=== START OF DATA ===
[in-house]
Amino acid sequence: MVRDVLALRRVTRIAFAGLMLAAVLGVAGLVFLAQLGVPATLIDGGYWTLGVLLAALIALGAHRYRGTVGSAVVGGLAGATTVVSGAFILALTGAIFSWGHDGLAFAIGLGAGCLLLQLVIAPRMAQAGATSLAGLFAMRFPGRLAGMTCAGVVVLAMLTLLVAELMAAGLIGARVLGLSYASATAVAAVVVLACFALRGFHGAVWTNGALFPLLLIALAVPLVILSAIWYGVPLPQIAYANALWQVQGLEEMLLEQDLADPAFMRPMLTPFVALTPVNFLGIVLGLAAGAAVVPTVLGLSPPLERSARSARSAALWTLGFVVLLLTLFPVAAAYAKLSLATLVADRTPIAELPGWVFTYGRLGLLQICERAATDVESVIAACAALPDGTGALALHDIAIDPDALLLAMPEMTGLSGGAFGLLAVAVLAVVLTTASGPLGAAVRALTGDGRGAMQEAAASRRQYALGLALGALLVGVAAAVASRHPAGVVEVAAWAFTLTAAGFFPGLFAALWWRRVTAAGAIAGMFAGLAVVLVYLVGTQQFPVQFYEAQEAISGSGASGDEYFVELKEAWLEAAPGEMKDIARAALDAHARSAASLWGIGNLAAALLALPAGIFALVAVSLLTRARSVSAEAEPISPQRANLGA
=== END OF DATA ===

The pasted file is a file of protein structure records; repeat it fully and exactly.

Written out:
[in-house]
Amino acid sequence: MVRDVLALRRVTRIAFAGLMLAAVLGVAGLVFLAQLGVPATLIDGGYWTLGVLLAALIALGAHRYRGTVGSAVVGGLAGATTVVSGAFILALTGAIFSWGHDGLAFAIGLGAGCLLLQLVIAPRMAQAGATSLAGLFAMRFPGRLAGMTCAGVVVLAMLTLLVAELMAAGLIGARVLGLSYASATAVAAVVVLACFALRGFHGAVWTNGALFPLLLIALAVPLVILSAIWYGVPLPQIAYANALWQVQGLEEMLLEQDLADPAFMRPMLTPFVALTPVNFLGIVLGLAAGAAVVPTVLGLSPPLERSARSARSAALWTLGFVVLLLTLFPVAAAYAKLSLATLVADRTPIAELPGWVFTYGRLGLLQICERAATDVESVIAACAALPDGTGALALHDIAIDPDALLLAMPEMTGLSGGAFGLLAVAVLAVVLTTASGPLGAAVRALTGDGRGAMQEAAASRRQYALGLALGALLVGVAAAVASRHPAGVVEVAAWAFTLTAAGFFPGLFAALWWRRVTAAGAIAGMFAGLAVVLVYLVGTQQFPVQFYEAQEAISGSGASGDEYFVELKEAWLEAAPGEMKDIARAALDAHARSAASLWGIGNLAAALLALPAGIFALVAVSLLTRARSVSAEAEPISPQRANLGA